Kirchoff: These are all direct mail donors, so they see it on every single organization’s mail. I don’t think it sends off any flags in a donor’s mind. I don’t think it impacts their decision to write a check or to fill their credit card information in and send it back. I think it’s commonplace.
Tigner: I don’t know if either of you have tested this or not but at least anecdotally, at least in a focus group, I’ve heard people start to look for this. “We know this is an authentic organization if there’s this paragraph of gobbly gook that we’re not going to read,” but it mentions the different states, and the addresses, “and I know where to look, oh there it is, oh they’re good.”
Clolery: So you think it actually improved response?
Tigner: I don’t want to say that but I think probably no harm certainly by this time.
Clolery: I remember, people were screaming, “Oh my God. Oh my God. Where are we going to put this in the packages? It’s going to ruin the design. It’s going to do this, it’s going to do that.” Now, after all these years, you don’t think it has hurt?
Tigner: The response to that sort of made perfect sense. People were working with a set piece, their control packages, and all of a sudden they’re looking at these paragraphs of stuff they’ve got to dump in somewhere. Over time, people have figured out economical ways to do it. They don’t have to redesign packages to accommodate this, that’s expensive, or to throw away stuff in your warehouse you’ve already printed. That’s really expensive. But it’s not so expensive when you know this paragraph has to go somewhere. It’s in your design and you don’t leave it out of your design.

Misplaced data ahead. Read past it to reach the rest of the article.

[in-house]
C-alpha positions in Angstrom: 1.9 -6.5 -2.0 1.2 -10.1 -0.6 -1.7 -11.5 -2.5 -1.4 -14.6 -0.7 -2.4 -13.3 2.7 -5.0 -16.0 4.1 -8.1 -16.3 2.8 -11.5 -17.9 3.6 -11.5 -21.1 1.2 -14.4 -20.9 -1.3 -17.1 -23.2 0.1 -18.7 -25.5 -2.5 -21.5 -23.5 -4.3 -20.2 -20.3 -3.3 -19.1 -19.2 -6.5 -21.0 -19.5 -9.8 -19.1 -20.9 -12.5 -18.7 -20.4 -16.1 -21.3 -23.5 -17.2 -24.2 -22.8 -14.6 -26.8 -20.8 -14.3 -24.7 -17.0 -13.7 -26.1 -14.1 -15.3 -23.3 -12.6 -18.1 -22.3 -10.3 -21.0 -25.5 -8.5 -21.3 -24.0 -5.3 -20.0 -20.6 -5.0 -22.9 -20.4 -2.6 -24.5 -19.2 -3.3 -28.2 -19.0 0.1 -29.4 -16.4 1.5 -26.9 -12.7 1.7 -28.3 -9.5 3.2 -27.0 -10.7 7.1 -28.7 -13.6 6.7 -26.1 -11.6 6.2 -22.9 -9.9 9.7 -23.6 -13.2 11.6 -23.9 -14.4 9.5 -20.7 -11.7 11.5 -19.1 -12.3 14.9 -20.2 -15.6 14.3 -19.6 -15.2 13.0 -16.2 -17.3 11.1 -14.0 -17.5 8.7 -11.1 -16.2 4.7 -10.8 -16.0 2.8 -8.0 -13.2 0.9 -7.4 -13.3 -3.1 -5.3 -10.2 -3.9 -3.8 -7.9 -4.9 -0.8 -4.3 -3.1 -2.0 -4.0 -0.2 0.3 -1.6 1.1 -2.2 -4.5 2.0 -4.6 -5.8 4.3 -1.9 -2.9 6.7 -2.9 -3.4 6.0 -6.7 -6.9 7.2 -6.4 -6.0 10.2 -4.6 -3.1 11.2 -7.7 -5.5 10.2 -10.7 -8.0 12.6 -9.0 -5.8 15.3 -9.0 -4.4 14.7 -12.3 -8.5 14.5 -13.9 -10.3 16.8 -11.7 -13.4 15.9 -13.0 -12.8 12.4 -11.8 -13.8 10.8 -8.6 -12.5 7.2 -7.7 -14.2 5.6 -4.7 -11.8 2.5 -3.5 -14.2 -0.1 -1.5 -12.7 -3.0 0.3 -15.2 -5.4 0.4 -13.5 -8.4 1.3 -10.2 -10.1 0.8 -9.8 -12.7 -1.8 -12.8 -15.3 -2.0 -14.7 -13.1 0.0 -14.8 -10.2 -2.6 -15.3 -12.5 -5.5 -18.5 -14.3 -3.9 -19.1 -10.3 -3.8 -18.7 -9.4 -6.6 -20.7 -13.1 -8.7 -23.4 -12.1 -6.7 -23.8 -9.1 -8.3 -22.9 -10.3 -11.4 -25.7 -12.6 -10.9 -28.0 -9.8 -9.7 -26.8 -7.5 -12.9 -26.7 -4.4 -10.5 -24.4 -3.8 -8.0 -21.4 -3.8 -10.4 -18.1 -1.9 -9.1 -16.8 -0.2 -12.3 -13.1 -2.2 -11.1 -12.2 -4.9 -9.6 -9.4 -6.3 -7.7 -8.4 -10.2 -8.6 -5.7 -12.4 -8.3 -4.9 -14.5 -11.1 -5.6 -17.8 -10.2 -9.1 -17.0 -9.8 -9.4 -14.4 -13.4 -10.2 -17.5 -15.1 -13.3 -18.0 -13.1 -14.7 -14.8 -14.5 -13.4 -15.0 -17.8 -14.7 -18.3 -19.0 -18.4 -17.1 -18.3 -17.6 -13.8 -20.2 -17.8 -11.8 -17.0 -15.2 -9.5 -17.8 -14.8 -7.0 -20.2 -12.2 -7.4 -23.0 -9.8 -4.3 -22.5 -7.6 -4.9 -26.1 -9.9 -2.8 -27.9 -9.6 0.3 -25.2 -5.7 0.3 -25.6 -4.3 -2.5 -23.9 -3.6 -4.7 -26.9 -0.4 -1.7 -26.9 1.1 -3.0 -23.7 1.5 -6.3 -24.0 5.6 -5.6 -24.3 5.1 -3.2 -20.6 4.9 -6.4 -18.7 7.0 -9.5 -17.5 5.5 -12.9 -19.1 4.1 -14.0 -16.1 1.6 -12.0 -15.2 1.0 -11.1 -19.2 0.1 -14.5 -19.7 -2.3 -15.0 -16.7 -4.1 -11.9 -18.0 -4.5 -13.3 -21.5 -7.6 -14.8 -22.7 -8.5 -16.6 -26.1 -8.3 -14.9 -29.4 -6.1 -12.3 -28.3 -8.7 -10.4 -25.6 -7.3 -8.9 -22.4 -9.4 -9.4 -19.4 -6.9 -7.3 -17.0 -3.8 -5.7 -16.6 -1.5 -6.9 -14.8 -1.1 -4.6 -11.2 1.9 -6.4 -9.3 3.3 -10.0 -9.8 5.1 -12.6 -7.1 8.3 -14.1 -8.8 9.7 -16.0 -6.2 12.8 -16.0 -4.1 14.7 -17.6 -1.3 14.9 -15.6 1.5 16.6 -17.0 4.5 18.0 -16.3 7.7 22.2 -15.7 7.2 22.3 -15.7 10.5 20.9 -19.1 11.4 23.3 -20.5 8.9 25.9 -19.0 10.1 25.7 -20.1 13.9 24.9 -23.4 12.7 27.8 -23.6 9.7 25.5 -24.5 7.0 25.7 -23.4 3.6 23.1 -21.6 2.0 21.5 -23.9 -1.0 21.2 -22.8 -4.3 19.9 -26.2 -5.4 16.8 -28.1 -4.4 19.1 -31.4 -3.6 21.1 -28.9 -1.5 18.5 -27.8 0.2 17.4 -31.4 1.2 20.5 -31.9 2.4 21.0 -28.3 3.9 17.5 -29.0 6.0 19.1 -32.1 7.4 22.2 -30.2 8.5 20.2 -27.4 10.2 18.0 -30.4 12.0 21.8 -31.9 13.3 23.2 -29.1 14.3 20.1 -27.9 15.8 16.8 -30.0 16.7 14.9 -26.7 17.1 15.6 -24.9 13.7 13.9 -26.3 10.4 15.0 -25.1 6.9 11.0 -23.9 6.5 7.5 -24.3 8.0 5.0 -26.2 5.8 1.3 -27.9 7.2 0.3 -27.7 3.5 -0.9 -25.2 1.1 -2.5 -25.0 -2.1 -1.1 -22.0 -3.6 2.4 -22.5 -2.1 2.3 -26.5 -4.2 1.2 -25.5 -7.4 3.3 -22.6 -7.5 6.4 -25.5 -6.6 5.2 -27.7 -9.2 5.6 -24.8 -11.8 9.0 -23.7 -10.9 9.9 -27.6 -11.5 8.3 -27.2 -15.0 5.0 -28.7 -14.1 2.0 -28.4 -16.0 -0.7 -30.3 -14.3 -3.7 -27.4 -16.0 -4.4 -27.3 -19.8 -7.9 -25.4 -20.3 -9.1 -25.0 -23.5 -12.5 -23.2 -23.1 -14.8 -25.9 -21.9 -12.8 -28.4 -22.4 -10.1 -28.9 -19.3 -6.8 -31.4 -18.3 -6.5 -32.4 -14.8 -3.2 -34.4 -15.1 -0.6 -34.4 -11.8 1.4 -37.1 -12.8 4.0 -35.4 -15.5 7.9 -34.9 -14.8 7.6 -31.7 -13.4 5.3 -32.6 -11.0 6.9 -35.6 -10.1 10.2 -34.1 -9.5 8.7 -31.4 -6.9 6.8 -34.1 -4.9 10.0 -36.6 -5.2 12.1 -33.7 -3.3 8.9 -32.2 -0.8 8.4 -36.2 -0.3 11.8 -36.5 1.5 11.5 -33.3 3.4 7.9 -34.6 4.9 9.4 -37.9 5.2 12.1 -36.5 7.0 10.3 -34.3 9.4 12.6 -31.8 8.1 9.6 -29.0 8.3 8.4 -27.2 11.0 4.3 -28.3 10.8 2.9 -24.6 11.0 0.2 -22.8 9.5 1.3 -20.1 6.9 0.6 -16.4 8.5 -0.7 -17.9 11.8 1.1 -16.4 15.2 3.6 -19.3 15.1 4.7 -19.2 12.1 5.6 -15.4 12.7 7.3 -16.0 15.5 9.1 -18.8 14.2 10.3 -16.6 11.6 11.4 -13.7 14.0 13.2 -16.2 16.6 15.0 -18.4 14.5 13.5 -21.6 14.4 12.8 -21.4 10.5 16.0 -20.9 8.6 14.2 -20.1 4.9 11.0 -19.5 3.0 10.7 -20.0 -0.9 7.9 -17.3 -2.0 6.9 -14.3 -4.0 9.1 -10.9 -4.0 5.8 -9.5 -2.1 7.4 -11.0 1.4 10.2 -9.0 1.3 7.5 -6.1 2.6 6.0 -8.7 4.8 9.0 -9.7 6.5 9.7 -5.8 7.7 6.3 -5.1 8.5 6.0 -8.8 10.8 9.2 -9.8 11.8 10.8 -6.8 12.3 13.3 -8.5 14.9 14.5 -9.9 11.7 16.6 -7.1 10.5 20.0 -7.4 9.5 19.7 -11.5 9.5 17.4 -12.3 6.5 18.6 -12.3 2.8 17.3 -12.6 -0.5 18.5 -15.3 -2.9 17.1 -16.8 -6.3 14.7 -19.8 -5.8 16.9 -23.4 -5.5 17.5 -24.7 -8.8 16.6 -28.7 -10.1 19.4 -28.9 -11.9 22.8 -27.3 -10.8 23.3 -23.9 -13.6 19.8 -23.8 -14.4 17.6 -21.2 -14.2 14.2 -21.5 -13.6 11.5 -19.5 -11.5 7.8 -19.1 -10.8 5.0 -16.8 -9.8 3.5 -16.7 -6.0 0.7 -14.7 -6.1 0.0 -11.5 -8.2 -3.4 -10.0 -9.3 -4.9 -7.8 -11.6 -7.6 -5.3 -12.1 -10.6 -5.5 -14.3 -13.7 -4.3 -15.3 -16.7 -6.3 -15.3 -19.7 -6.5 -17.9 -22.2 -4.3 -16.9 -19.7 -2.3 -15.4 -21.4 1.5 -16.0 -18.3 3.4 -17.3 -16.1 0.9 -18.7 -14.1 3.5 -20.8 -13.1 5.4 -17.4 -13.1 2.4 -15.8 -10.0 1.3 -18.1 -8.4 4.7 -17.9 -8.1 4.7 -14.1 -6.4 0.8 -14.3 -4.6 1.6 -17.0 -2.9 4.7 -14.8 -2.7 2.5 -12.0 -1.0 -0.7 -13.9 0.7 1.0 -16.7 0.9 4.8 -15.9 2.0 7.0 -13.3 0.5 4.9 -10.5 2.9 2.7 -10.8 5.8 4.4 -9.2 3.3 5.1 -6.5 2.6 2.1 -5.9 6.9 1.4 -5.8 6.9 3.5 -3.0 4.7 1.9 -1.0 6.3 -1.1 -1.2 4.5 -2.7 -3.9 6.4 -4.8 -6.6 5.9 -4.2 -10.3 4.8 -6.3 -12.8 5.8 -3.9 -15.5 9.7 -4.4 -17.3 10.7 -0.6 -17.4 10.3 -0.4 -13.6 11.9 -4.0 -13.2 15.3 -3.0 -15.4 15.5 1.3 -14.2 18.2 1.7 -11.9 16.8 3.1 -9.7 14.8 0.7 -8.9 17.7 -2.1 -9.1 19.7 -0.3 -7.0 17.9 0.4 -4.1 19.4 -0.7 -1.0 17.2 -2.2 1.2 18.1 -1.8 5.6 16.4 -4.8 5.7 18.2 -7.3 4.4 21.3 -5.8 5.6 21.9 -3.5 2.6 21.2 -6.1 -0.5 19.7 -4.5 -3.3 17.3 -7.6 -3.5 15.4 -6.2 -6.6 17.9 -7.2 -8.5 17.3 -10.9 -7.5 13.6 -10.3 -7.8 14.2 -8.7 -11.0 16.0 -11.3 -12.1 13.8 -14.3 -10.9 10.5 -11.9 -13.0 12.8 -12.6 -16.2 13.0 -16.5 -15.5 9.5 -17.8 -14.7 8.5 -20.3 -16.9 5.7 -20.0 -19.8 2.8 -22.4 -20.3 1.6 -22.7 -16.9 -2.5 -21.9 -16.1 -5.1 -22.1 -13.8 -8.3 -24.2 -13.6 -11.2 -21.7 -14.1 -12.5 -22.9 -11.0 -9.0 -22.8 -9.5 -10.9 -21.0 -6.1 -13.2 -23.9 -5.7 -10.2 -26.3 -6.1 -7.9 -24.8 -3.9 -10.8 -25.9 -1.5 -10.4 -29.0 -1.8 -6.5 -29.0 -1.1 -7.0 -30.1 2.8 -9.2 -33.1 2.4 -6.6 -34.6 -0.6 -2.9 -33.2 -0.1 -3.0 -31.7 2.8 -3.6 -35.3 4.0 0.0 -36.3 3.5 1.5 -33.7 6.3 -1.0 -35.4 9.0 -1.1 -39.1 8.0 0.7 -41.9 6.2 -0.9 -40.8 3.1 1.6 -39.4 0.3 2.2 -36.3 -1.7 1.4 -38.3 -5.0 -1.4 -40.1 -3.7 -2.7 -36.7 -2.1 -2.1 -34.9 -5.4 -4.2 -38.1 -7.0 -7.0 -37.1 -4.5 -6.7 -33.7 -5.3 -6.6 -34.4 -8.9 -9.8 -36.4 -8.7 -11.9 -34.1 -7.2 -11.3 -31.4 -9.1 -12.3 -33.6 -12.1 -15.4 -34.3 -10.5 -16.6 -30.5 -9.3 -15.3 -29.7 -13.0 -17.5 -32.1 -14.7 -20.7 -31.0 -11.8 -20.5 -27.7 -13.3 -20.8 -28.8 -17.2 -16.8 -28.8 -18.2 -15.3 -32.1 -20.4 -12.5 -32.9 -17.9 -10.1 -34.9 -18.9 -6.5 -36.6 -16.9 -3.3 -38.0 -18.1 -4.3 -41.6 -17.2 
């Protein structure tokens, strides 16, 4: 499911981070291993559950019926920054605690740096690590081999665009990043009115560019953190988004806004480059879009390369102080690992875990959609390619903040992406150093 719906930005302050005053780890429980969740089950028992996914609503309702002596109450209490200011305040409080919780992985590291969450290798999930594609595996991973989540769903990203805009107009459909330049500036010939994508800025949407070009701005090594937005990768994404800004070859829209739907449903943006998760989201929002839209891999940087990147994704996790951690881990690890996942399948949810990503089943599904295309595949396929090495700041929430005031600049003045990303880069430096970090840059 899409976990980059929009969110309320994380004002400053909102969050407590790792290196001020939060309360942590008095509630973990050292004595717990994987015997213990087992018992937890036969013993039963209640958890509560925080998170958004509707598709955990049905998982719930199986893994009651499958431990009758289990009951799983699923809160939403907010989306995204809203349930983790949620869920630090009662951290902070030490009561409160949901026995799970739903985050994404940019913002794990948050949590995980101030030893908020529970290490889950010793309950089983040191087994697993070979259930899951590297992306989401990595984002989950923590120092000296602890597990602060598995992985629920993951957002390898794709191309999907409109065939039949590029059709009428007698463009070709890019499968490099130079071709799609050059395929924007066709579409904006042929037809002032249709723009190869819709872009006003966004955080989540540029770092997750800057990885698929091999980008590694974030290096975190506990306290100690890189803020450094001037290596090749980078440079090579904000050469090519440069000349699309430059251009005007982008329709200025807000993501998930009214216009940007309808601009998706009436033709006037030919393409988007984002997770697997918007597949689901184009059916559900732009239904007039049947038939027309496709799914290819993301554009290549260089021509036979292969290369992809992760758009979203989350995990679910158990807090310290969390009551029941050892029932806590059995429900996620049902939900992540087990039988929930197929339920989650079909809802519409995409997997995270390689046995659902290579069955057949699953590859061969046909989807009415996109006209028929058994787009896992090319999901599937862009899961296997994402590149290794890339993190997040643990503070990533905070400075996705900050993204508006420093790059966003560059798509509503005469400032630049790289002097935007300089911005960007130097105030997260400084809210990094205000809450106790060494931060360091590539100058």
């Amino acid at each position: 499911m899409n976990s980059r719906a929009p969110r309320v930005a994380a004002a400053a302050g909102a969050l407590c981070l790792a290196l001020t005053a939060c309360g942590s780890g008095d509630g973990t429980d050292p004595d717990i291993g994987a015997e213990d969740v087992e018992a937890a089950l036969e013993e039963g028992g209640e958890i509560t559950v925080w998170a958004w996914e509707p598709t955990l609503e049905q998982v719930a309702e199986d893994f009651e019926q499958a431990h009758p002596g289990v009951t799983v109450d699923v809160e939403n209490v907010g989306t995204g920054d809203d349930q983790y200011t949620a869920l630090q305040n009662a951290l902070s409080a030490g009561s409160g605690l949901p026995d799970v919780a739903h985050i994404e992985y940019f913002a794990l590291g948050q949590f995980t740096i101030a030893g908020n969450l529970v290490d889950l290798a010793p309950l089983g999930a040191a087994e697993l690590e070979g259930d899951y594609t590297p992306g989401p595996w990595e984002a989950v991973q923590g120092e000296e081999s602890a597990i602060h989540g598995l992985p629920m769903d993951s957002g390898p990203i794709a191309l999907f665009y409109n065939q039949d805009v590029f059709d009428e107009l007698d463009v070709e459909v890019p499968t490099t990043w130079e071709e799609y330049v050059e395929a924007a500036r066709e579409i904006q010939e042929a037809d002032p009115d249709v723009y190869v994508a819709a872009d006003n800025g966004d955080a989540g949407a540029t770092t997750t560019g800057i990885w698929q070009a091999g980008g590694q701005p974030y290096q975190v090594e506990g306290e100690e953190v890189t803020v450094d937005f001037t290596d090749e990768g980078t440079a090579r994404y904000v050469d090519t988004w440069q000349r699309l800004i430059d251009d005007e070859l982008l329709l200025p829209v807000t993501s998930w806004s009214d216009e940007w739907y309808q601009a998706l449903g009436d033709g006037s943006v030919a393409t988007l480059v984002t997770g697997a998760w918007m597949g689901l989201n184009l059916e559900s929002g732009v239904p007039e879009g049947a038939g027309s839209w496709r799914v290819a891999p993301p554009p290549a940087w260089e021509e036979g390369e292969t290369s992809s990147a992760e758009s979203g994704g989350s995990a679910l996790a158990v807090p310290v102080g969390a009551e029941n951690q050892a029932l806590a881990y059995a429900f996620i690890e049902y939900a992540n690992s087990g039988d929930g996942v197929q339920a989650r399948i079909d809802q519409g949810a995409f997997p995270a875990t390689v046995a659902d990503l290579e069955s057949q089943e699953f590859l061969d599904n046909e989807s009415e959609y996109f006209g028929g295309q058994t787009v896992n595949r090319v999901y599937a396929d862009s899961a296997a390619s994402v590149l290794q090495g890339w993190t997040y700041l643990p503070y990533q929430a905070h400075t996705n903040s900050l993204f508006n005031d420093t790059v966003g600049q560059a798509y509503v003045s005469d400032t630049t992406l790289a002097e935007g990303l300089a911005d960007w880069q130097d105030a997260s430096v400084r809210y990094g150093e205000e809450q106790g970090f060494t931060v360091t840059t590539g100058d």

Arnold: It takes up real estate.
Kirchoff: When they started to spray bar codes on the outsides of envelopes everyone was freaking out and thinking, “Oh my God. It’s going to have a negative impact. It looks so commercially produced.” Well, now that’s so commonplace. You expect to see that on your Christmas cards, so I think the consumer just gets used to seeing whatever is common in the marketplace.
Tigner: I don’t know if I’m hearing so much on the streets yet, but there’s another thing connected to the economic issue for the states. There’s a creeping movement to various sorts of electronic short cuts for the states. They’re getting the data, they’re getting the reporting they want in some format that’s more economical for them without any regard whatsoever to the economics involved for the charity.
We have this interesting sort of political thing that happened during the past 15 years where the actual data requirements sort of consolidated into this unified registration statement. But now the formats for reporting it are starting to deconsolidate. For example, Rhode Island just wants everything sent to it in images, or Word files on a CD. It’s instructions to filers: “Send us a physical CD, that’s how we want to do intake of all information.” Hawaii, the new state in the registration business, is now requiring actual online entry. They’re still using the unified registration statement. It must be entered online at a proprietary Web site, built by the Urban Institute and paid for by Hawaii. The filer has to learn this new software that is not all that friendly and has to put a clerk to the task of spending the better part of the day learning the software and entering in all this data. That’s expensive.
It’s cheap for Hawaii but it’s pretty expensive for the filer. It adds a great deal of cost to an already expensive fee in Hawaii’s case. Another instance is Colorado where you go online to their Secretary of State’s Web site and do your registration on their own maintained Web site. As this thing proliferates, so does the expense of compliance for any national mailer.
Clolery: Have either of you done calculations on what compliance costs your organizations every year?